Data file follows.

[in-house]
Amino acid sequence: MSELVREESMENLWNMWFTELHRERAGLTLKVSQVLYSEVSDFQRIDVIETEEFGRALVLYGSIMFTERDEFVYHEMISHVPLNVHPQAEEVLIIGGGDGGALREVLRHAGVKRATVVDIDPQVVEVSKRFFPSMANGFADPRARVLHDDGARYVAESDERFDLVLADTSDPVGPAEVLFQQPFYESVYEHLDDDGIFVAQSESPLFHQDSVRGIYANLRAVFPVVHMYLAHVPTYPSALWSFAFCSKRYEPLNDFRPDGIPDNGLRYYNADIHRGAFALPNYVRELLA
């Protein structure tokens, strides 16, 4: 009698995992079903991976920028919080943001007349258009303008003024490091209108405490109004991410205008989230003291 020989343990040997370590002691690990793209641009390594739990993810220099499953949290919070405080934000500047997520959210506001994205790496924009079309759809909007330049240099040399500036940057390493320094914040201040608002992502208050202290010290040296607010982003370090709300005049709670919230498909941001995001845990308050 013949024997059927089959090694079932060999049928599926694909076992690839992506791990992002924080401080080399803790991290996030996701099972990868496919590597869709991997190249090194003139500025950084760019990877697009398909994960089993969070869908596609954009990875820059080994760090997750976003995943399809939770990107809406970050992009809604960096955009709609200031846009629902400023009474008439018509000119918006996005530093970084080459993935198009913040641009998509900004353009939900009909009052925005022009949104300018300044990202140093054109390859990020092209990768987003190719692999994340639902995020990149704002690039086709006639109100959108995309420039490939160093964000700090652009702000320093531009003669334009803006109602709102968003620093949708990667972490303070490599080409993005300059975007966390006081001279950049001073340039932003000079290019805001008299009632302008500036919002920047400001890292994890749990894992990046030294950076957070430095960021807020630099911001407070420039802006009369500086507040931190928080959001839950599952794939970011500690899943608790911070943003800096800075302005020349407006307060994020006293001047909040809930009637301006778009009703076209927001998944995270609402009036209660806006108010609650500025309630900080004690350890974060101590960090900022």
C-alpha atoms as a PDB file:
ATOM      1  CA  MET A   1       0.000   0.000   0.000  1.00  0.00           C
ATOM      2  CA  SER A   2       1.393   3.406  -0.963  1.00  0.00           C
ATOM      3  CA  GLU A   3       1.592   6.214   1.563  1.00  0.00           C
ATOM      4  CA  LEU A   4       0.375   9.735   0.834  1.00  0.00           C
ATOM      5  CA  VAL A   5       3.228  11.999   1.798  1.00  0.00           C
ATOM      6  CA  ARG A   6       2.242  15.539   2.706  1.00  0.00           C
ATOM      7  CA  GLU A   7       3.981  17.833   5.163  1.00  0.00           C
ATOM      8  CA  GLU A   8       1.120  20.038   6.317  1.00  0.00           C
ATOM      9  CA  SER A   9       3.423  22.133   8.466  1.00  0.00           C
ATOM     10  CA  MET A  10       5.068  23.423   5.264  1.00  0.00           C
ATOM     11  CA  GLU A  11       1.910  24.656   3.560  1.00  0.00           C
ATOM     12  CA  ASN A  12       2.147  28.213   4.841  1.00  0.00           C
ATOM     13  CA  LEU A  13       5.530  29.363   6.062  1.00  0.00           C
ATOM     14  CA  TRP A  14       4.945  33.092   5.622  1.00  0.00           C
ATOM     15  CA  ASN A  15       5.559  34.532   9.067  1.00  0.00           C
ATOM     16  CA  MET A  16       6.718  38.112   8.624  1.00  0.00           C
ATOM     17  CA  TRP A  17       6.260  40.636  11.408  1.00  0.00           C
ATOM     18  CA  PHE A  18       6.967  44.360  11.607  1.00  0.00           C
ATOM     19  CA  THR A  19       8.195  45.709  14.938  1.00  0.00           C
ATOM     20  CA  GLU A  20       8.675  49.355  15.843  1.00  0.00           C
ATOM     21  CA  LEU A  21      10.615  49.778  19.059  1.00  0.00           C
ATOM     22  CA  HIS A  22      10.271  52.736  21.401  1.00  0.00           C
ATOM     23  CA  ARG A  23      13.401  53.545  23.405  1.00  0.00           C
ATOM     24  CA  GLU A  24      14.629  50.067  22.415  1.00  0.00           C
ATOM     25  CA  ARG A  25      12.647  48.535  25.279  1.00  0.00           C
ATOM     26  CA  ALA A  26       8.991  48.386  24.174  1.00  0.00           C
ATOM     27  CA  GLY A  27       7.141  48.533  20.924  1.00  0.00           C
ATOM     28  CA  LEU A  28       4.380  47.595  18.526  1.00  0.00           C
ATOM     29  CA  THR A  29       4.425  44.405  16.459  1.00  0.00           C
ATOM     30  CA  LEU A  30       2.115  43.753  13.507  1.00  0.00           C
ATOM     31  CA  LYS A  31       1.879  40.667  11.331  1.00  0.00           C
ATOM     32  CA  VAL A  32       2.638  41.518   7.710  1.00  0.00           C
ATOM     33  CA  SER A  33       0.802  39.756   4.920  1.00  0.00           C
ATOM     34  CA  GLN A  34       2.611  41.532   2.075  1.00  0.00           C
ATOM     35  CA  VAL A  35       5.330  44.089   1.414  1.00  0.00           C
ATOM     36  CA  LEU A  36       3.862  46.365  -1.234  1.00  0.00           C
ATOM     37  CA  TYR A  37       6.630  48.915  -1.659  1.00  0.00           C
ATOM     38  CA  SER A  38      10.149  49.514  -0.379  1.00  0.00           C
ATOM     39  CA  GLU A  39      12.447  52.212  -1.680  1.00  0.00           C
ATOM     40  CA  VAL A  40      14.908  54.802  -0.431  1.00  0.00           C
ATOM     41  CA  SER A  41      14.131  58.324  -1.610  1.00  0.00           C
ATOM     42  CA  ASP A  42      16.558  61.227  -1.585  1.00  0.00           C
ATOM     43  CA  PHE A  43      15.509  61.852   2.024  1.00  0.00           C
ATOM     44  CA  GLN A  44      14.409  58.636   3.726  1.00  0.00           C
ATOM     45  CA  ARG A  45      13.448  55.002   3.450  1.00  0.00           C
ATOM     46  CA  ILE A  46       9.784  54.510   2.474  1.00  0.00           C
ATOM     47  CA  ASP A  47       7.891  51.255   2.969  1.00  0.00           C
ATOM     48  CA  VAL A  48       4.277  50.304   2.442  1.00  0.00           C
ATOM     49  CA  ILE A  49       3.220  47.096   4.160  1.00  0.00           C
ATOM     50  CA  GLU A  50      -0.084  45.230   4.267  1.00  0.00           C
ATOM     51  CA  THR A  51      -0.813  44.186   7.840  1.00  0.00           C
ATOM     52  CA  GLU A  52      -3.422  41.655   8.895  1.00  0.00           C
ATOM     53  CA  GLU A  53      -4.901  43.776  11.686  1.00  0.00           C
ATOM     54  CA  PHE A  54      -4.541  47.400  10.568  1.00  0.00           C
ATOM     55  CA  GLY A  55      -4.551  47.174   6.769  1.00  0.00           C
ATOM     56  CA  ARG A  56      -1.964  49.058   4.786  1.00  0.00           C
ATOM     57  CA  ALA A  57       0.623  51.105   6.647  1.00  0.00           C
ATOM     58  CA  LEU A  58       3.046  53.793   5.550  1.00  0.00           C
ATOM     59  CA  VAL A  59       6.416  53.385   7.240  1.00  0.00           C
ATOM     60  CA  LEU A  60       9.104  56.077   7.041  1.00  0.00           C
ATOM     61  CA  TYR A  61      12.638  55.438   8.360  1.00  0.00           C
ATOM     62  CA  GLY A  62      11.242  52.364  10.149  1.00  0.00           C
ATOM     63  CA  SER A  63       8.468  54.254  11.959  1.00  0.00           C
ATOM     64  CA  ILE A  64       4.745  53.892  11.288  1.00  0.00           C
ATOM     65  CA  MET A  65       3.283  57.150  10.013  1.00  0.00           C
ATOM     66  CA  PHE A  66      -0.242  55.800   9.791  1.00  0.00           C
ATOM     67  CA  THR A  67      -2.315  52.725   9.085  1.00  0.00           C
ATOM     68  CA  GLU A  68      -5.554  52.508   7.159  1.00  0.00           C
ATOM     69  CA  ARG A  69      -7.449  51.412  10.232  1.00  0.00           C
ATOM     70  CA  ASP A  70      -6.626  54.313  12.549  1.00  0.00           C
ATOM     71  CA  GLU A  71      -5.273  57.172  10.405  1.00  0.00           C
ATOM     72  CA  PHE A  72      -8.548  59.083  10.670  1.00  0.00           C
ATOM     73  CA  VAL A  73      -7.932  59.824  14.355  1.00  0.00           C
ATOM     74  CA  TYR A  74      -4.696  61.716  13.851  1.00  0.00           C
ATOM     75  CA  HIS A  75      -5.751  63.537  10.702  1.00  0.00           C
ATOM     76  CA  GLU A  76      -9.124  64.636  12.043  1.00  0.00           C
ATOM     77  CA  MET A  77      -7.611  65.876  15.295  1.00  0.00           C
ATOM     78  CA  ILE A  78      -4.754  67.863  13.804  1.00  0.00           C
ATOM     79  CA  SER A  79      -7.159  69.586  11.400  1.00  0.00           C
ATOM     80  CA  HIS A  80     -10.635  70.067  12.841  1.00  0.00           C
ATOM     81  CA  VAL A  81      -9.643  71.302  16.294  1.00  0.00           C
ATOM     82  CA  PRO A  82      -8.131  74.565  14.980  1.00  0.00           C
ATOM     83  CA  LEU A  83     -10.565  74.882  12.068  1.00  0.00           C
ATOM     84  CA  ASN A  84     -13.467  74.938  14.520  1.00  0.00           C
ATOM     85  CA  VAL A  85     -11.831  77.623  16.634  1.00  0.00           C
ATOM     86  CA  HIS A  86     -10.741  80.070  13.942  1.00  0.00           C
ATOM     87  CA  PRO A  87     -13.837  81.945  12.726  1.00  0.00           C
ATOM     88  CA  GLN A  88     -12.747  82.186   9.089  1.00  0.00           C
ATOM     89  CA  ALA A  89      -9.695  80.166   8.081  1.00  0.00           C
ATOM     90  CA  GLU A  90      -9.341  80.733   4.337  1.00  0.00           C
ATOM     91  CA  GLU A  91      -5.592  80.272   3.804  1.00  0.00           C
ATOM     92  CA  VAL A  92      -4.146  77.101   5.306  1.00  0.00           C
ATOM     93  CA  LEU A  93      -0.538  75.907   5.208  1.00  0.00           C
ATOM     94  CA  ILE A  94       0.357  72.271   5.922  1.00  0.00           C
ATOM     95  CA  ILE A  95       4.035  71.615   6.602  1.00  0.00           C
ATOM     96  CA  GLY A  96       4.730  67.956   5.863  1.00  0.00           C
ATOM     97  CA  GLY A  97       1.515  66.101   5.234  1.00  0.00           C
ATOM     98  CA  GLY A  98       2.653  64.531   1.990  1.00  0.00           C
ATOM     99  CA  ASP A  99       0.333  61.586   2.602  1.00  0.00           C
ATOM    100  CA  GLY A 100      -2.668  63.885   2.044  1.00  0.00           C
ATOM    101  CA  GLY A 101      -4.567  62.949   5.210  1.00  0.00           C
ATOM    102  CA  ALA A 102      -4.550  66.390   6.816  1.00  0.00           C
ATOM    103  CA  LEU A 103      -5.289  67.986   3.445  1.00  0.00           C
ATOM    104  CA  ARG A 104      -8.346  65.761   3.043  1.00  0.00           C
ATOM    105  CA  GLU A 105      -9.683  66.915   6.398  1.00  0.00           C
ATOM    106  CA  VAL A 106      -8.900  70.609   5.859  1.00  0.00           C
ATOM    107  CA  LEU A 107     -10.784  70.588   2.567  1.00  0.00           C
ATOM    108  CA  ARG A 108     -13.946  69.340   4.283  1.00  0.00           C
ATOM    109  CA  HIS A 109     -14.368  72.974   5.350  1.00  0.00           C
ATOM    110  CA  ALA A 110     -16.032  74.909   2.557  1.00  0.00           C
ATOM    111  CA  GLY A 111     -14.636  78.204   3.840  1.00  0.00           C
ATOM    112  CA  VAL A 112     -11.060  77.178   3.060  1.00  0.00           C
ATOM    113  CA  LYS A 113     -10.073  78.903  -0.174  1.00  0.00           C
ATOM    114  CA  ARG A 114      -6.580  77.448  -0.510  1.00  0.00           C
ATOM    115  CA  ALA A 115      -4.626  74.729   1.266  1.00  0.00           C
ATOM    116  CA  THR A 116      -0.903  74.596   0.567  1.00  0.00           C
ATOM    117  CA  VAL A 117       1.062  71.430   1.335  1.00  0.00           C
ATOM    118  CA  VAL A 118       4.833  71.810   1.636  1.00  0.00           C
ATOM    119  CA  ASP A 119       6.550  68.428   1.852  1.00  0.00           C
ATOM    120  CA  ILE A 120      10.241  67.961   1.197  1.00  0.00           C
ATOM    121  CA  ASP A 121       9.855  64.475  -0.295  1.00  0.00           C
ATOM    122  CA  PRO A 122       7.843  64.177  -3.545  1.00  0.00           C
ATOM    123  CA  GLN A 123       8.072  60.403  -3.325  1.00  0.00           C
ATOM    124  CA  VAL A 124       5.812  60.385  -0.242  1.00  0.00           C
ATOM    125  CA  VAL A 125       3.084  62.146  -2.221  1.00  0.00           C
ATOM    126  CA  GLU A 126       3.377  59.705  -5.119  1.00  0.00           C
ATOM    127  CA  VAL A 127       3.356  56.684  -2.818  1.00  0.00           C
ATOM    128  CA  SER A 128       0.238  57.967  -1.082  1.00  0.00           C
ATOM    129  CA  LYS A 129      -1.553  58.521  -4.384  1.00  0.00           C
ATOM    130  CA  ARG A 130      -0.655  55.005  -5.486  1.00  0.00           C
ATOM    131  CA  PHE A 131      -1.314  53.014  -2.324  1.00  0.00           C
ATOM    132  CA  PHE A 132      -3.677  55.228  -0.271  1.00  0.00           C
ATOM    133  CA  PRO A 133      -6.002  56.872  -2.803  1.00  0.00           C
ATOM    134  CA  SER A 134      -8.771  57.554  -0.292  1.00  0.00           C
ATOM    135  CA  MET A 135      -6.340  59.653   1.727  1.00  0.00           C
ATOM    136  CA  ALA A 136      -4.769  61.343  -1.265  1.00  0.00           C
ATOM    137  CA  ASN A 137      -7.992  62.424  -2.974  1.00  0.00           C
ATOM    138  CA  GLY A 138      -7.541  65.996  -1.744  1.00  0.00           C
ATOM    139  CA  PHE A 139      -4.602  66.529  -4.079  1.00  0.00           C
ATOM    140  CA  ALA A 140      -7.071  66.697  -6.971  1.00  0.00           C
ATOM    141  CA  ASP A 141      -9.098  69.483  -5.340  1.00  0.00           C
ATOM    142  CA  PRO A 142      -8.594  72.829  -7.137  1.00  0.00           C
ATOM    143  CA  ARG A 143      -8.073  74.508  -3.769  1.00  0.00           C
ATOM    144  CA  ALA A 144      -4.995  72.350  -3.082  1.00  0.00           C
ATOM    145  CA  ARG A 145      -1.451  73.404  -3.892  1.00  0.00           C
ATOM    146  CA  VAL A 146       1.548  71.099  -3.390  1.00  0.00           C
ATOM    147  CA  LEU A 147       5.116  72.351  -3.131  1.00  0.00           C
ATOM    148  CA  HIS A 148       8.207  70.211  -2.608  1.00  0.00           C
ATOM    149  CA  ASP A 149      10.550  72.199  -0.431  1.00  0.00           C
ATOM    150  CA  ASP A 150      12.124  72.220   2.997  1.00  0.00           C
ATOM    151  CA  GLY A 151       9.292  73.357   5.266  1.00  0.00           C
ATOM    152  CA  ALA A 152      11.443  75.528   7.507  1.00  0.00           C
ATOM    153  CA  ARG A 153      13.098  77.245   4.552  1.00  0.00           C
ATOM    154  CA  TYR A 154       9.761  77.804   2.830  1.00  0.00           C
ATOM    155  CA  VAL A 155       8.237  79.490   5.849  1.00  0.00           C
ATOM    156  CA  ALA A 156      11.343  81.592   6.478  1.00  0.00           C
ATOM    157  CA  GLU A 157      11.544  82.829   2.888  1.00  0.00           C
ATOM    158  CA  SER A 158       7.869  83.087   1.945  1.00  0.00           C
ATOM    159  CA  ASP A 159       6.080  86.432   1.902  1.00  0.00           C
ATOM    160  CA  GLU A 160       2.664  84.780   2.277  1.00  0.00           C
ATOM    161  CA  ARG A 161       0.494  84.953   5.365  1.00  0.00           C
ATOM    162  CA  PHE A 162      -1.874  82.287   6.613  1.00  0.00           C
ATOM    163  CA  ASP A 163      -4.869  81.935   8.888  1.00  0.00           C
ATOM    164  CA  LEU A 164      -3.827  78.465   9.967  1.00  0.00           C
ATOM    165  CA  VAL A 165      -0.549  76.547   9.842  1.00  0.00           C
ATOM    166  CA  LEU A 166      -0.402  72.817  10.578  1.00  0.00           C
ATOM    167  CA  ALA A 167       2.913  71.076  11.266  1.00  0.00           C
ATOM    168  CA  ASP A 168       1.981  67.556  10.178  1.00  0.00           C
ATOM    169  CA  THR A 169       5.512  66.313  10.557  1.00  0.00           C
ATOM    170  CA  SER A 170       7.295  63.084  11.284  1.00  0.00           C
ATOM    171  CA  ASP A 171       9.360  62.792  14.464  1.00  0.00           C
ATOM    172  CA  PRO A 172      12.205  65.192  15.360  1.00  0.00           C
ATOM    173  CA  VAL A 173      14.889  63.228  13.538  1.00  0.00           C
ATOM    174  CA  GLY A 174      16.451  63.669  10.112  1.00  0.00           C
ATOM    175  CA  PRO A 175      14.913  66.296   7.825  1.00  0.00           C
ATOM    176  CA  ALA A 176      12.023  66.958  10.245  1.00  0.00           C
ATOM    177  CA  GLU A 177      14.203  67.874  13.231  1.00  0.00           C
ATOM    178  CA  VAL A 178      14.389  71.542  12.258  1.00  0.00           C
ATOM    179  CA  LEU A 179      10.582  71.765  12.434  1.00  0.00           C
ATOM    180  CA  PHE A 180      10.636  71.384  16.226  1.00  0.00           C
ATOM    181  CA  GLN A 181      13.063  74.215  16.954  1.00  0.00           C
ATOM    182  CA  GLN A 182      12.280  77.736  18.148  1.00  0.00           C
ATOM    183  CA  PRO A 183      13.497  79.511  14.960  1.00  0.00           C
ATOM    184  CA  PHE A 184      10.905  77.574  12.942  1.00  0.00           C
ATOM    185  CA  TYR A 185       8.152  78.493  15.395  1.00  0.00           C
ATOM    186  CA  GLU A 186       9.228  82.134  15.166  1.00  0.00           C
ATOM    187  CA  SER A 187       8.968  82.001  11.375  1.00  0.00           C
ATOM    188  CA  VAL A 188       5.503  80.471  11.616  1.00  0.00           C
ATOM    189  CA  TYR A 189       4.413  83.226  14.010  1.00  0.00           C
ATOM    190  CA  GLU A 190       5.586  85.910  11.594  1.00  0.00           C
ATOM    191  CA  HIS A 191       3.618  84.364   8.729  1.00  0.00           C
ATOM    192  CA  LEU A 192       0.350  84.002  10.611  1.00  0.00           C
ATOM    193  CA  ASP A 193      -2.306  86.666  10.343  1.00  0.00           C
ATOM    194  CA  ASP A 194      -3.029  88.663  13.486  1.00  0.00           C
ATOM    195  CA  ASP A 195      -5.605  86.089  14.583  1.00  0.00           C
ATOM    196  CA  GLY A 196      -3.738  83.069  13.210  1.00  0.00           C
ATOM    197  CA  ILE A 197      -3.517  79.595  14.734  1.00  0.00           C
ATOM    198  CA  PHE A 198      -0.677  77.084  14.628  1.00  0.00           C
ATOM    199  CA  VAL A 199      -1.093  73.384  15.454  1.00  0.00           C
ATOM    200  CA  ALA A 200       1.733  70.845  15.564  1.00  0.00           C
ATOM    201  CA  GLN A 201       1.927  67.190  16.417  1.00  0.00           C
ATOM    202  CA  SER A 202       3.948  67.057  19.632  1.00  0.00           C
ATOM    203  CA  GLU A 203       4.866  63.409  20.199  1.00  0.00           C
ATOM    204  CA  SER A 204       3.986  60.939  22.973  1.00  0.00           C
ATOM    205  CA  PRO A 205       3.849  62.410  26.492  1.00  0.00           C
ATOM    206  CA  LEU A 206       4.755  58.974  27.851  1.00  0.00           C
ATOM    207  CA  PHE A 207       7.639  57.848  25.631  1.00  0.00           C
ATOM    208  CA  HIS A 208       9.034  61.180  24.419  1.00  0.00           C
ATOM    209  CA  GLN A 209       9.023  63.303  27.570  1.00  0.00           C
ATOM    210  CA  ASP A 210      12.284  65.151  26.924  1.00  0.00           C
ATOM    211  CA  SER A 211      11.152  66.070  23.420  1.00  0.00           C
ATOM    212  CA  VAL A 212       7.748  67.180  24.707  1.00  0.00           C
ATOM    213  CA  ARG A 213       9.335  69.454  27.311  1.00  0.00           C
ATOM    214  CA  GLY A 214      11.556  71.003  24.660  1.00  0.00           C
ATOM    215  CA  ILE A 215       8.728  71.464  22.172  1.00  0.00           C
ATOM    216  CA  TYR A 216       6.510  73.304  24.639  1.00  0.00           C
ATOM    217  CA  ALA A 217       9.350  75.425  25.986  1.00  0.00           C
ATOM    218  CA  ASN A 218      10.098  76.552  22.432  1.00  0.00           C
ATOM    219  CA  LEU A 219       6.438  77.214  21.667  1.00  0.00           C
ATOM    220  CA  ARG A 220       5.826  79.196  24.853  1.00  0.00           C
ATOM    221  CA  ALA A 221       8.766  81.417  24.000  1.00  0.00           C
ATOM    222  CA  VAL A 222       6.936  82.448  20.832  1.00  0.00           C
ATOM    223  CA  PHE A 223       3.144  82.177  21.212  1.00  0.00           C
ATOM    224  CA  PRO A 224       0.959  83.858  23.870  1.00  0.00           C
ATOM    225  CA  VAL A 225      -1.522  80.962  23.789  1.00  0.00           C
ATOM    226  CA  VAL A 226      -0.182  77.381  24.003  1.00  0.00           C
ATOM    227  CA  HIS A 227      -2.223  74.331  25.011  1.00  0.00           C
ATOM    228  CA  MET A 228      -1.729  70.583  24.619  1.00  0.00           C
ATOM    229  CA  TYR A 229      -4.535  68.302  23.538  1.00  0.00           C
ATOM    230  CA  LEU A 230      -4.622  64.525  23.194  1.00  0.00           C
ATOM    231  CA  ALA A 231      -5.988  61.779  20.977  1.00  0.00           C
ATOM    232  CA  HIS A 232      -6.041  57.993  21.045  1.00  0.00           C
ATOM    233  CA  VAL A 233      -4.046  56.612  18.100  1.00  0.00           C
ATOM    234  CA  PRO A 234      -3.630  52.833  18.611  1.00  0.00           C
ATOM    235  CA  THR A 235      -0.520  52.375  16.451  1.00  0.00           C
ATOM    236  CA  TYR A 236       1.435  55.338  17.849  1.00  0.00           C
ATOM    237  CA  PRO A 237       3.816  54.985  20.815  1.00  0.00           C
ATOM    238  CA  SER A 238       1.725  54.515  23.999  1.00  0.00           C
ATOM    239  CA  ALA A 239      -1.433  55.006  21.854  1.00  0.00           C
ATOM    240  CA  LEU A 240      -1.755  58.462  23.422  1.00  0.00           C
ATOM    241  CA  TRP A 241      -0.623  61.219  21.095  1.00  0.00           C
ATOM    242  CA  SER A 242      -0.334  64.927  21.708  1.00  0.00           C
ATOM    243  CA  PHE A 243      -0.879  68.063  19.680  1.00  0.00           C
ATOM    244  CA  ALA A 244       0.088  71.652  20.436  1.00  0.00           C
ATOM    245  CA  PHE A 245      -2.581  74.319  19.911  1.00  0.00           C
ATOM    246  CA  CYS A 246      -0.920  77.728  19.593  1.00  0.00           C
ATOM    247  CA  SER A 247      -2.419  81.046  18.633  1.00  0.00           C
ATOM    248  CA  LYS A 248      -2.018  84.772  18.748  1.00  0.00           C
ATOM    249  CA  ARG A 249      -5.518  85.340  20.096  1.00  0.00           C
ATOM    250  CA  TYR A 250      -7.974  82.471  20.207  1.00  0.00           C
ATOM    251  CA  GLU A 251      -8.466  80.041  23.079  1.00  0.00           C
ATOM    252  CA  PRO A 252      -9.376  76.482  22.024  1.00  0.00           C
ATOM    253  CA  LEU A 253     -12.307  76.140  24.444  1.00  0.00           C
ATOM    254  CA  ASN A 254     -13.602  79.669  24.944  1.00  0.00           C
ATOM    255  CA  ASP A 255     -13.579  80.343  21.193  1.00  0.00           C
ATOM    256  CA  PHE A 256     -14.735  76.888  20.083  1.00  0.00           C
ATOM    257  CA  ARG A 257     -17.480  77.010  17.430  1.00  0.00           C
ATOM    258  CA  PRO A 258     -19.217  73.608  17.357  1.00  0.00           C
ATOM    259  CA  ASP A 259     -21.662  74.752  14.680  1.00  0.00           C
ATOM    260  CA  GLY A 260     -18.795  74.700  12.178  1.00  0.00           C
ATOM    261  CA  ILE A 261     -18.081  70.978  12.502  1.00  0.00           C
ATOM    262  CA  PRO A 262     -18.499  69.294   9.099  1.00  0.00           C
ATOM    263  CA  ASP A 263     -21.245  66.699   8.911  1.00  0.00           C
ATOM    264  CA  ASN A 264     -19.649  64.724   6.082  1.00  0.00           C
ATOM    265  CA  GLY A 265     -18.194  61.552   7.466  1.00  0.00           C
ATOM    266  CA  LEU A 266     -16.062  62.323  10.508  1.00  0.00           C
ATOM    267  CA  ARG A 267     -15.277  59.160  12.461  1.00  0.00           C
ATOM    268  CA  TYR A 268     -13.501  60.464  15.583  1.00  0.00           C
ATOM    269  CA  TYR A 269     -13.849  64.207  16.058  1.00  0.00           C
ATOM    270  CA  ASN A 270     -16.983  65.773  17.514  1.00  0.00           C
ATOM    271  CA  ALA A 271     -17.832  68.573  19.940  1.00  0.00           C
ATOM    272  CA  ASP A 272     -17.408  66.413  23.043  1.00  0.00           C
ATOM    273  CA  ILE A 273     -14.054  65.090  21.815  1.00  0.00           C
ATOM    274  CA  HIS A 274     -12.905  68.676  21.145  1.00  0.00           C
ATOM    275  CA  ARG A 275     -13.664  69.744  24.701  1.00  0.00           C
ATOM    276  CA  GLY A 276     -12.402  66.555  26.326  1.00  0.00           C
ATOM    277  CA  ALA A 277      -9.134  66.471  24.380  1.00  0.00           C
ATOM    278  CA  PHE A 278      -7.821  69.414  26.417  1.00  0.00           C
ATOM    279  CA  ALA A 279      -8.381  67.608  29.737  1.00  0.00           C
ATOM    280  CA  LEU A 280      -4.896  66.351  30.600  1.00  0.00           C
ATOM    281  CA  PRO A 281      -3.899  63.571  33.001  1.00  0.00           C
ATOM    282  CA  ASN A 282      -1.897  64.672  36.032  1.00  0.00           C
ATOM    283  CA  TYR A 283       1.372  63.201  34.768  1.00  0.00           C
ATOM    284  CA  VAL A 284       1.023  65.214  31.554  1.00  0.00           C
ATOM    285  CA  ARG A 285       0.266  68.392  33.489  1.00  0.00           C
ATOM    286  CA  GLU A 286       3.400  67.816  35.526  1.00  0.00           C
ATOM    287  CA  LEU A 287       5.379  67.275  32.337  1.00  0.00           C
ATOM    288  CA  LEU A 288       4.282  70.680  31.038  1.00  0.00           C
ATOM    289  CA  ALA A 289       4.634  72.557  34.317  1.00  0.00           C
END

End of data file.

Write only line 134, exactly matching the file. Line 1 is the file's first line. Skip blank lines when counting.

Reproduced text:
ATOM    130  CA  ARG A 130      -0.655  55.005  -5.486  1.00  0.00           C